Why Free Software matters

No, I haven't turned into Richard M. Stallman.

I'm not in the habit of linking to trade press articles; most are trite. This one, however, summarizes my whole take on proprietary vs. free. Proprietary licenses give rise to abuses of power more often than not. That is why, as a general principle and if possible, they should be avoided. I don't care how much of the economy rests on them; a lot of the economy used to rest on strip mines, and those are still seen as harmful and as needing very strong regulation.

Now, in the bitkeeper case, it's a bit more complex, because one could argue that there was no good substitute at the time. And I can understand Linus' position of wanting to use the best tool. However, what I find unfortunate is how Linus and Larry reassured everyone that exactly what happened would not happen. Whose fault it is, doesn't matter. The fact remains: a proprietary program gives all the power to the author, and none to the customer. If you're going to use a proprietary program, make damn sure you freeze the license at least for the version you're using, so that conditions don't get changed retroactively. Better yet, if you have a free software alternative that fits the bill with minimum customization, just bite the bullet or hire someone to do it for you. It may cost more up front, but in the long run, it may actually be a safer proposition.

I know it's cliché, but would you buy a car with the hood welded shut?

(Interestingly enough, while there is a move for software to become more transparent, cars are actually becoming more opaque, but that's a whole 'nother can of worms...)

This said, take the time to read RMS's writings, instead of just putting him in the "communist" box. What he says is very similar to this. Some claim his arguments are "moral" rather than "practical" (and some discuss the morality of what he says). I contend that there is no difference; what is morality for, if it's not meant to help figure out praticalities?


On the limitation of ORM systems

Lately, I've been wondering why so many ORM systems tend me to throw up my hands in disgust and hope I'd just written straight SQL.

There's the Object-Relational impedance mismatch, of course. That alone is a big killer. The fact that relational systems support declarative rather than object-oriented data is a big problem. Another is that relational systems discourage encapsulation; you should know, when designing a database, exactly what you're going to store, because it dictates relationships. In OOP, refactoring objects to move state data around is no big deal. After all, what's one more pointer dereference? Especially when it's as likely that the refactor causes one less pointer dereference.

In relational systems, where the data is is one of the most important decisions. It dictates index structure, how many joins you need to make, how easily you can access the data from different parts of the system, etc.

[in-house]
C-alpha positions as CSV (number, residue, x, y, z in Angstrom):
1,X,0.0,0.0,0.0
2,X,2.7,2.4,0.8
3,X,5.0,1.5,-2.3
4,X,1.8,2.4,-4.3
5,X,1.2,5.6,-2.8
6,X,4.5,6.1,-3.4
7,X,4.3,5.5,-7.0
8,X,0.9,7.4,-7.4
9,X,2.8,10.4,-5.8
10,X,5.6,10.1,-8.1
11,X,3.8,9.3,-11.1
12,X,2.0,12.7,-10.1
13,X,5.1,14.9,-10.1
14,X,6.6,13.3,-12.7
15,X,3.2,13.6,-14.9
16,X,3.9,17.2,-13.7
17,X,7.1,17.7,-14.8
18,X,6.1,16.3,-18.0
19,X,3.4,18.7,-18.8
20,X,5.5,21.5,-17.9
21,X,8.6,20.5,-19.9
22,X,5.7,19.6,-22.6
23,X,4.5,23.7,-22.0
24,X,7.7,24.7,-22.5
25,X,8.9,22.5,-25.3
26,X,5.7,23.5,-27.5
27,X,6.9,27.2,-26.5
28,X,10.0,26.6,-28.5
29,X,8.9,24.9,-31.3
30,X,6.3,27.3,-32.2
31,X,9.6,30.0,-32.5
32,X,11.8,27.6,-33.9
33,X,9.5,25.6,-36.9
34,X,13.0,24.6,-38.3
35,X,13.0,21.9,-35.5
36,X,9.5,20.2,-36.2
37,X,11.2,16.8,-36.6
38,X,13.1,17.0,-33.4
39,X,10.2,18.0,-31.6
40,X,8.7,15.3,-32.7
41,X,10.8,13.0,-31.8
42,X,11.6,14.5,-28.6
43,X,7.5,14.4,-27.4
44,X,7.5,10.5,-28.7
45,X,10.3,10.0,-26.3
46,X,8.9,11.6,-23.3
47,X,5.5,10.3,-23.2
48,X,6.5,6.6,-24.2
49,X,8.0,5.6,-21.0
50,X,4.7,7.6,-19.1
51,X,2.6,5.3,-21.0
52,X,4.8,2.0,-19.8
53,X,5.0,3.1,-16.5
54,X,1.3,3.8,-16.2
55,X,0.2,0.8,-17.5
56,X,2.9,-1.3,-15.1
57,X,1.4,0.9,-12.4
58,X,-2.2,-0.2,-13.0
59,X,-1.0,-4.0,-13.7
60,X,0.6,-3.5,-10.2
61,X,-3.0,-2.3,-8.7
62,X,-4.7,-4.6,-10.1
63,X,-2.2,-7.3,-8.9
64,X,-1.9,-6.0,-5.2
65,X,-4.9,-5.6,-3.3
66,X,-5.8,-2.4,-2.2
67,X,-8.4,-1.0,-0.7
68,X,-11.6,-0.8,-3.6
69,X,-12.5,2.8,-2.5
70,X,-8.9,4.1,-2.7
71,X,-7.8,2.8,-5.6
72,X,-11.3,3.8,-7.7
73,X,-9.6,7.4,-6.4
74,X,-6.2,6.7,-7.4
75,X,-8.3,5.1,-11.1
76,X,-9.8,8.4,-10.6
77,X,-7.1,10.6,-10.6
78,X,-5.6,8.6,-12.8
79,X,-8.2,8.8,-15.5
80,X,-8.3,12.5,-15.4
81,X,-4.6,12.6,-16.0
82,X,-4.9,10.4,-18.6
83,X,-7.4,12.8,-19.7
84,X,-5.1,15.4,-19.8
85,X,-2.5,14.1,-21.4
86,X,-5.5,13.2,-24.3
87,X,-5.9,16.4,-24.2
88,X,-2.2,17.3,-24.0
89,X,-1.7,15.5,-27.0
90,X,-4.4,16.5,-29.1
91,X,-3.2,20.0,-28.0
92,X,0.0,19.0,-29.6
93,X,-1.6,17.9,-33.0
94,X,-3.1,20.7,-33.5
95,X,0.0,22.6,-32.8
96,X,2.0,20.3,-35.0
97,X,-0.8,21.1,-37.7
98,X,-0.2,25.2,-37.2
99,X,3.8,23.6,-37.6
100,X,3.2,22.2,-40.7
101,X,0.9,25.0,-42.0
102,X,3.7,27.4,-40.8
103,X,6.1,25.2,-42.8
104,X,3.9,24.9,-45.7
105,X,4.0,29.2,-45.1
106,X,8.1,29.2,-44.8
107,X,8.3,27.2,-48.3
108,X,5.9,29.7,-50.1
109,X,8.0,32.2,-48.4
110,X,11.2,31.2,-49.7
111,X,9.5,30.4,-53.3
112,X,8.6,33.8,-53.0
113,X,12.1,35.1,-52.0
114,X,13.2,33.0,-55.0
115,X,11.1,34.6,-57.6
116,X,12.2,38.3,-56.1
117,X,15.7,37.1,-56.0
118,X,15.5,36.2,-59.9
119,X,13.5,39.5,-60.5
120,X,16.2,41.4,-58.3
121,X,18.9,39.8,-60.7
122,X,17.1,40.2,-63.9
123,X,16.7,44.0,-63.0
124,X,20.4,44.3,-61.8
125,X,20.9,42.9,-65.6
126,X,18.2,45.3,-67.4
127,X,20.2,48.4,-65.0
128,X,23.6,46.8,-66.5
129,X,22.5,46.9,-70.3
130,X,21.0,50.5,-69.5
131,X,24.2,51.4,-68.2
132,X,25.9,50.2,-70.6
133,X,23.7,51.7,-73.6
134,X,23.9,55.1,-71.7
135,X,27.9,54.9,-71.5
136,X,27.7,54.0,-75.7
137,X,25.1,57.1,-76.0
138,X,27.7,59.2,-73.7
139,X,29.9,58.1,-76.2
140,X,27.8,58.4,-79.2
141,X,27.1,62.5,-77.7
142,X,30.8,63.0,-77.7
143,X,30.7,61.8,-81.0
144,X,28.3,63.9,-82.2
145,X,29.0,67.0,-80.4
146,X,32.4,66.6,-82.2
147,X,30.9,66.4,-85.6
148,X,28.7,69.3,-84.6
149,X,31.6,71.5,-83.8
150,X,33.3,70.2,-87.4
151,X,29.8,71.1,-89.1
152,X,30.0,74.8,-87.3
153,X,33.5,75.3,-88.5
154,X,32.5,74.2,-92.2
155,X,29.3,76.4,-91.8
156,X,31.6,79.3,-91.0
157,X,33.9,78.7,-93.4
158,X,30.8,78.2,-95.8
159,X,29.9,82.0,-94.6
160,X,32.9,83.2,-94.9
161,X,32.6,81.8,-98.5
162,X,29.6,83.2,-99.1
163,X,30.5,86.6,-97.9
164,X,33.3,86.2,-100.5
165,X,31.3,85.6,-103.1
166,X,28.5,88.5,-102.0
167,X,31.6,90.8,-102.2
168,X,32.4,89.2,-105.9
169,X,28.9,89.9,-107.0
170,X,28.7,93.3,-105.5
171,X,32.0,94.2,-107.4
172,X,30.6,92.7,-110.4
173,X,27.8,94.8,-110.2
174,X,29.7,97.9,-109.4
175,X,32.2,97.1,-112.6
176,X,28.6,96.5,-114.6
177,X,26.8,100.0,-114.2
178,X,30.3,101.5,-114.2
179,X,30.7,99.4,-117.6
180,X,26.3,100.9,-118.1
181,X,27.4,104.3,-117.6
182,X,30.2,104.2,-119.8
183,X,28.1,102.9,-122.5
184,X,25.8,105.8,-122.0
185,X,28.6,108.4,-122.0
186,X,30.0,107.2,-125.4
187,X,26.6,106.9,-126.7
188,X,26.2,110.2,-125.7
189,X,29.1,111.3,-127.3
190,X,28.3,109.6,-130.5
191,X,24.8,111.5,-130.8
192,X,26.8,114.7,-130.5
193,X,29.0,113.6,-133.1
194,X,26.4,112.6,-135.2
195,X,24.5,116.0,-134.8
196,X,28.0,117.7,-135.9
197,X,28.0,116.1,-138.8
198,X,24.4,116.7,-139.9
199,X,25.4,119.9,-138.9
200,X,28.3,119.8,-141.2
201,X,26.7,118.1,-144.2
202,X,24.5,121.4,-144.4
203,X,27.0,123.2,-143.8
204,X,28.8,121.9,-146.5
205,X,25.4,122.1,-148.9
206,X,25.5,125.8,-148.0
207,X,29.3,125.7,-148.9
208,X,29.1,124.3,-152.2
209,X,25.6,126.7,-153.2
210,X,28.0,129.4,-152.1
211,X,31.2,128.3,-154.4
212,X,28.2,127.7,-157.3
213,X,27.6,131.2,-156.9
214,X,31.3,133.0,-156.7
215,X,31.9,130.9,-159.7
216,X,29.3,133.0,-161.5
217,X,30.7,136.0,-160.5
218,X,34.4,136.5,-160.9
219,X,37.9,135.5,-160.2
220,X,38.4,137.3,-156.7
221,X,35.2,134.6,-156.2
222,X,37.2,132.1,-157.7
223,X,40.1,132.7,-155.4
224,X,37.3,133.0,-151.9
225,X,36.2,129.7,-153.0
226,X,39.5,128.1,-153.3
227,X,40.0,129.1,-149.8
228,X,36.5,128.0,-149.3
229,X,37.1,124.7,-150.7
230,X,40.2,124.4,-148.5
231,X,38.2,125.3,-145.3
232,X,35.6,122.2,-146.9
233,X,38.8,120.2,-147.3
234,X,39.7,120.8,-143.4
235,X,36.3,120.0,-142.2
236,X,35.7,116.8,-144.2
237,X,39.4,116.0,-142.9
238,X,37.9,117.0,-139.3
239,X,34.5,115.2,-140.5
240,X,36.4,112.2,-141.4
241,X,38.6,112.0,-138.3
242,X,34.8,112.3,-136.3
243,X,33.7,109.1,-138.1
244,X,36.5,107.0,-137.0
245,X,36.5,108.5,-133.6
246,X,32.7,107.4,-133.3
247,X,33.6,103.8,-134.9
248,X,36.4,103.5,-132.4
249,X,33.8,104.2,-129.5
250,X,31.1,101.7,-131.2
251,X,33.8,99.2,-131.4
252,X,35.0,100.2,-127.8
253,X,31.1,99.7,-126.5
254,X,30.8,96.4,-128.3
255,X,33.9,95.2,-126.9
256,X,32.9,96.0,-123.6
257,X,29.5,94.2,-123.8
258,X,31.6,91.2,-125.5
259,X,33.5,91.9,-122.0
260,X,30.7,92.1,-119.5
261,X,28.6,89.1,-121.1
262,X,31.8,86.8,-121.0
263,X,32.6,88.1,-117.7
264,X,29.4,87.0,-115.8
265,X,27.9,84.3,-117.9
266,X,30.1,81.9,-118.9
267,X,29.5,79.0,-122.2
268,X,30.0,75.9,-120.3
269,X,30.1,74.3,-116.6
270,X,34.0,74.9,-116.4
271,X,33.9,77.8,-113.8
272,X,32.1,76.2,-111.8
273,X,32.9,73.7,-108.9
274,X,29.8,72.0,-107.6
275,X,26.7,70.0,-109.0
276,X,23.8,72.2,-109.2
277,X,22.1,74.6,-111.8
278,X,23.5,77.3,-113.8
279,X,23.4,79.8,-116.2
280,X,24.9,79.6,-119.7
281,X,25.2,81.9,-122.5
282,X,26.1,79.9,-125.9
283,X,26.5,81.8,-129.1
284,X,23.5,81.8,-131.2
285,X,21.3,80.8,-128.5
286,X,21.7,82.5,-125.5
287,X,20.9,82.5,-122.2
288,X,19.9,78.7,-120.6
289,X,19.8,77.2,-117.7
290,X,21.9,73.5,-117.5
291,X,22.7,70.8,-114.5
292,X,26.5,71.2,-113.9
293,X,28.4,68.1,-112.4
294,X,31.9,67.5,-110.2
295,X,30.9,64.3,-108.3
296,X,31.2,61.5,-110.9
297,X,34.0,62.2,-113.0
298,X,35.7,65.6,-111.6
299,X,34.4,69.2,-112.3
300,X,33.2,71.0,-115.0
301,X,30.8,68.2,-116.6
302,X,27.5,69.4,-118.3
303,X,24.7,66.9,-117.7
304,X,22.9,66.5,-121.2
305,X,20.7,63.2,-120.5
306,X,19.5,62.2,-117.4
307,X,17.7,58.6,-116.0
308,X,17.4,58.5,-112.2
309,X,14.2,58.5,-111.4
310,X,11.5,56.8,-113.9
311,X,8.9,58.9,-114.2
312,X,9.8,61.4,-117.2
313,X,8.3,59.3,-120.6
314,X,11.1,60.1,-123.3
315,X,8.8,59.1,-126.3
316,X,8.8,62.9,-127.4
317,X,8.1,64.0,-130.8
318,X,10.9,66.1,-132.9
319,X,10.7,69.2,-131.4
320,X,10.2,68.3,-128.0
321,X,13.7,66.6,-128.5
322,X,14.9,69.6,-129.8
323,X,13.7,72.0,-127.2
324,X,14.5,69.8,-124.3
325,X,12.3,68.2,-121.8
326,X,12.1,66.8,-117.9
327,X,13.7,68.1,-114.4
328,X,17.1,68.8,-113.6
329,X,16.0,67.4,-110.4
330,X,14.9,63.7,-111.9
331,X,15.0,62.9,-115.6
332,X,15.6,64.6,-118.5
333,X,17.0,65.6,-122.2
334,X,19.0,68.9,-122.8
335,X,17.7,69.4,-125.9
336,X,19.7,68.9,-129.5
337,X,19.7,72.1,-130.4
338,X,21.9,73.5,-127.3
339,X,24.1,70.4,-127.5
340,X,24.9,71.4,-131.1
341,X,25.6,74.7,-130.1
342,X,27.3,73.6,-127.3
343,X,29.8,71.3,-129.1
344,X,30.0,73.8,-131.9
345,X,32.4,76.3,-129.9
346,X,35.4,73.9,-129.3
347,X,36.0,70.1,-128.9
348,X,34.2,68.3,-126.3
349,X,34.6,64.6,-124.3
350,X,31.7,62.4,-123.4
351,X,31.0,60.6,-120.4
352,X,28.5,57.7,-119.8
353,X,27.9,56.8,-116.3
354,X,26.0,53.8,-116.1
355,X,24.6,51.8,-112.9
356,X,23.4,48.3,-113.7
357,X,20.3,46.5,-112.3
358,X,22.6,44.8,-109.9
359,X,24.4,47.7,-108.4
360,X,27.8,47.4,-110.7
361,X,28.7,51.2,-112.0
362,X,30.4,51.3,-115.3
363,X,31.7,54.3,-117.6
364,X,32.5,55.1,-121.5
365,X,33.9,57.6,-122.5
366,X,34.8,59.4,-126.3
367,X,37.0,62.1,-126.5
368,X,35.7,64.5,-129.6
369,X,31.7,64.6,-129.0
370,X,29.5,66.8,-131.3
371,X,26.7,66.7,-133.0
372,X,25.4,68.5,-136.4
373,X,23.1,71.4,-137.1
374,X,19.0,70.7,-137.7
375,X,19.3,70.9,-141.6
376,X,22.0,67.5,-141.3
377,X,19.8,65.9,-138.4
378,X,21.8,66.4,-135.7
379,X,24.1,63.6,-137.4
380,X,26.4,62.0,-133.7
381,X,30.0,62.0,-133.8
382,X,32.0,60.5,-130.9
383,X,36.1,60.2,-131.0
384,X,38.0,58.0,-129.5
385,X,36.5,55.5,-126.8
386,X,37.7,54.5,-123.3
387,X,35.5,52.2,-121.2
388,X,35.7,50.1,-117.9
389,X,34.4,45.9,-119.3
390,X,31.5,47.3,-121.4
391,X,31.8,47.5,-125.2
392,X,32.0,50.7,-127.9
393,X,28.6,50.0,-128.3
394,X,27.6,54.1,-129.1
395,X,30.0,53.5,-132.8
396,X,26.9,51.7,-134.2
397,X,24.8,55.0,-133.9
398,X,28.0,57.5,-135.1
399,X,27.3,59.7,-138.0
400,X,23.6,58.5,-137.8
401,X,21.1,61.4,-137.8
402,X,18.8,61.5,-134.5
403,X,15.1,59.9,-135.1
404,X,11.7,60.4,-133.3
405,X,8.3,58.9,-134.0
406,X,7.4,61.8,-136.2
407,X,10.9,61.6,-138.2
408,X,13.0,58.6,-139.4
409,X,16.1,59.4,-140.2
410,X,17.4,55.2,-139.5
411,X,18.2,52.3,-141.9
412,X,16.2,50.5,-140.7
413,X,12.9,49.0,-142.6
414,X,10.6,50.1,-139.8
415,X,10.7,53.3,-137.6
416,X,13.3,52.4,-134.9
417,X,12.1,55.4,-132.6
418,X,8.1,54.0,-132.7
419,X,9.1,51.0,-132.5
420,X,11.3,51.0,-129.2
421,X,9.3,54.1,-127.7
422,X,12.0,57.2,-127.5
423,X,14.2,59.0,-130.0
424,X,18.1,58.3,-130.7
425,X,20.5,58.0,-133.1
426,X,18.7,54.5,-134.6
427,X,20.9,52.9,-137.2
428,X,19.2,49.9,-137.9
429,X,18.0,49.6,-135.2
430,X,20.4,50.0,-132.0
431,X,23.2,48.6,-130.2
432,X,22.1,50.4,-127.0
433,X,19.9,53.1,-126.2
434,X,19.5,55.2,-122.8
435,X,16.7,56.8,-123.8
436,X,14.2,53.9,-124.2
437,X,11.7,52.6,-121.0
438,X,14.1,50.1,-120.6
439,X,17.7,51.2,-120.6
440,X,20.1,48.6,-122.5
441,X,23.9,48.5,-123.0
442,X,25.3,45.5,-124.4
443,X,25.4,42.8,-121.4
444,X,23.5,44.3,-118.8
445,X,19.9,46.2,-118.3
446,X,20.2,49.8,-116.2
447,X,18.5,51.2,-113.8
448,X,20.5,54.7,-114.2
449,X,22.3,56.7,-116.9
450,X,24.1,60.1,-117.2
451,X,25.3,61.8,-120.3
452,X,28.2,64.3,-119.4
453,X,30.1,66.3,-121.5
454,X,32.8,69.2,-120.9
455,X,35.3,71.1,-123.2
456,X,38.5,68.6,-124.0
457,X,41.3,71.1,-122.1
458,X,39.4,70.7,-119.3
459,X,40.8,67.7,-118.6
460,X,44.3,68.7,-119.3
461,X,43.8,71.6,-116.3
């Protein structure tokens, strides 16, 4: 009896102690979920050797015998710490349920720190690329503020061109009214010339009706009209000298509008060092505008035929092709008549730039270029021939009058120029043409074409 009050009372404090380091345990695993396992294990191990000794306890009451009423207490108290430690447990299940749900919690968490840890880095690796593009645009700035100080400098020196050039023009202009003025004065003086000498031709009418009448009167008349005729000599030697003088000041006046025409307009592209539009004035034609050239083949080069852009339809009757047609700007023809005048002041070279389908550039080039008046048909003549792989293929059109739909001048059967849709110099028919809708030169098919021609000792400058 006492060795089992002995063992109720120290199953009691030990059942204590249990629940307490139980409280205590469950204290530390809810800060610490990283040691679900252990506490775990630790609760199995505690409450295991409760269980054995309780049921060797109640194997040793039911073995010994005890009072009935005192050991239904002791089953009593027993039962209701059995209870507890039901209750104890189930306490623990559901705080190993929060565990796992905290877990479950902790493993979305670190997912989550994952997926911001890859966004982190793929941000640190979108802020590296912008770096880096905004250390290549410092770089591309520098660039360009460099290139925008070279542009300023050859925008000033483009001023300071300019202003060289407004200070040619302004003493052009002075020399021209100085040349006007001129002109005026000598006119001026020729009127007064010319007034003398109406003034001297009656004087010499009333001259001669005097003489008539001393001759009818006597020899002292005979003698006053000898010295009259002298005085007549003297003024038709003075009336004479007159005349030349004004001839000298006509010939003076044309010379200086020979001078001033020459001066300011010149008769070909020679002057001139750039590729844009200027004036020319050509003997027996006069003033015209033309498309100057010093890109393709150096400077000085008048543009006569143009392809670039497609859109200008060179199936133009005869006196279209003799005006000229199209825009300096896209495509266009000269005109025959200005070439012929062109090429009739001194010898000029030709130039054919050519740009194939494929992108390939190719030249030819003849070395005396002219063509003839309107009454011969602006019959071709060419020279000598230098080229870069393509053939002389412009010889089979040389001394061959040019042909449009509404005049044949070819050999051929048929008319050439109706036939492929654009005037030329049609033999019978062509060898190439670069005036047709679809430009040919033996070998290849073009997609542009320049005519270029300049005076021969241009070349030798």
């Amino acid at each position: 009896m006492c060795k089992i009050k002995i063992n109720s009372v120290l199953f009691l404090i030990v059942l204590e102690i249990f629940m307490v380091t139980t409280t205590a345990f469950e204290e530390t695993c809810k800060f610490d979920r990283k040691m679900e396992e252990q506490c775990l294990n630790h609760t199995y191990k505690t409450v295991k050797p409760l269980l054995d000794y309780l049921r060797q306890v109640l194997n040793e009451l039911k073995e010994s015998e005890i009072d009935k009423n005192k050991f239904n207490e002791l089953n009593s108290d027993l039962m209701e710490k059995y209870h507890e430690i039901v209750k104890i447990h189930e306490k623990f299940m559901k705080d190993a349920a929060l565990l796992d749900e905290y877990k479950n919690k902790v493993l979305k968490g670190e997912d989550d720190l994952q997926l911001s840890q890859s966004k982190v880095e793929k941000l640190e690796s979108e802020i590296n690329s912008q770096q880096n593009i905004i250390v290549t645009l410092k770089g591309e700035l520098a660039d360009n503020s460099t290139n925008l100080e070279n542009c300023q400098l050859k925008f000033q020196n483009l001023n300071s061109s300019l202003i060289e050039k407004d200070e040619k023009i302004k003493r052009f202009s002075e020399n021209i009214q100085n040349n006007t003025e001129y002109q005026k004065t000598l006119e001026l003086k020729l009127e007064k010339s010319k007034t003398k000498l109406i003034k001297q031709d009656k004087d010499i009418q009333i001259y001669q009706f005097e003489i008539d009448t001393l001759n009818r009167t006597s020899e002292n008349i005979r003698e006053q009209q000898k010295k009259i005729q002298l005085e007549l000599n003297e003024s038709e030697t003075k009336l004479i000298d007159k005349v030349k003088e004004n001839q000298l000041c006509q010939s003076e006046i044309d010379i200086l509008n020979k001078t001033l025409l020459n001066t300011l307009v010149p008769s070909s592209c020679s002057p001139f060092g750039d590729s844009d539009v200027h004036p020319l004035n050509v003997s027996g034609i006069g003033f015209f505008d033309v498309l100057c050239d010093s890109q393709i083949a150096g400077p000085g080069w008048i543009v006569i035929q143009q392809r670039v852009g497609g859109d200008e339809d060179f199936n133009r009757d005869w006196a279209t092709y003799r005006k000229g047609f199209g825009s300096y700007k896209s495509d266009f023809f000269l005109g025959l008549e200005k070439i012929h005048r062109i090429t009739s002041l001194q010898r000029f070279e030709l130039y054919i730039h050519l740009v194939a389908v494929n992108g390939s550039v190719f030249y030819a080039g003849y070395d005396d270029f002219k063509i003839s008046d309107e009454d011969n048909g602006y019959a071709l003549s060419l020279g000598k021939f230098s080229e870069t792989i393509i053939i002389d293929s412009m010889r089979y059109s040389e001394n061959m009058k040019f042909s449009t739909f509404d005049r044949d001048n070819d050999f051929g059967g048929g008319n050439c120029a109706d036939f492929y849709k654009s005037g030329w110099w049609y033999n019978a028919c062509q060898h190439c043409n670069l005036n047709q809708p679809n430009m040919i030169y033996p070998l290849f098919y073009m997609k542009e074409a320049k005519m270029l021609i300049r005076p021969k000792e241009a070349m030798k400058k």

Whatever ORM system you want to use, it must truly address this concern. Lazy-loading is not an answer. Neither is select n+1. You need something that can anticipate object queries (maybe from hints as to what objects are related when you pull an object graph) and collapse large joins into a normalized object graph.

But that's not the only problem. Another is the "garbage generation" problem.

This is a problem, mind you, that is mostly specific to garbage-collected languages where objects are very heavyweight (i.e., Java, C#; Python objects are heavyweight, but so are primitives, so I don't count Python in there). Even if you collapse large joins, each query will generate a lot of temporary objects. This is fine if you're actually going to do something with them. But what if you're only trying to display them to the user?

For such situations, a simple query with queries on column names may work better; especially since you can use limit/offset to tabulate the data. However, it's extremely annoying to lose the ability to query a typed object; working with string column names is annoying, it makes it hard to refactor, you don't get code completion, etc. Admittedly, all those things are crutches and aren't especially necessary to programming, but it'd be nice if you could have them.

But if you try to generate objects from a large query, you generate a lot of garbage. All that for a simple table display! A table display that is, in most business applications, very likely to be much more frequent than table updates...

The ideal interface, to me, would be to get an iterator that returns a single table row object graph at the time. Unfortunately, very few ORMs offer that.

The last problem is that many ORMs really, really want to provide your database schema. They'll work with custom schemas, but it's always a big problem. It's, to be fair, a really hard problem.

That said, I think Hibernate really handles many of those things well. So does iBATIS SQL Maps, although it does different things well. I'd like to have a combination of both, that is, the power of Hibernate with the ability to write custom queries. Or I'd settle for an iBATIS extension that makes it easier to handle multiple database dialects, and a way to have it iterate over result sets rather than populate lists. Or maybe iBATIS already does this; if anyone knows how, please drop me a line.

UPDATE: iBATIS has queryWithRowHandler(), which probably works the way I'd like it to. It's probably better than an iterator, because people forget to close result sets. Should have checked before starting to write this. All that's really missing is the custom database support. And, according to the todo file, they have no support for BLOBs yet (I know a few applications where this can be a problem). Still, overall, it looks like an interesting solution when you have to recycle an existing schema.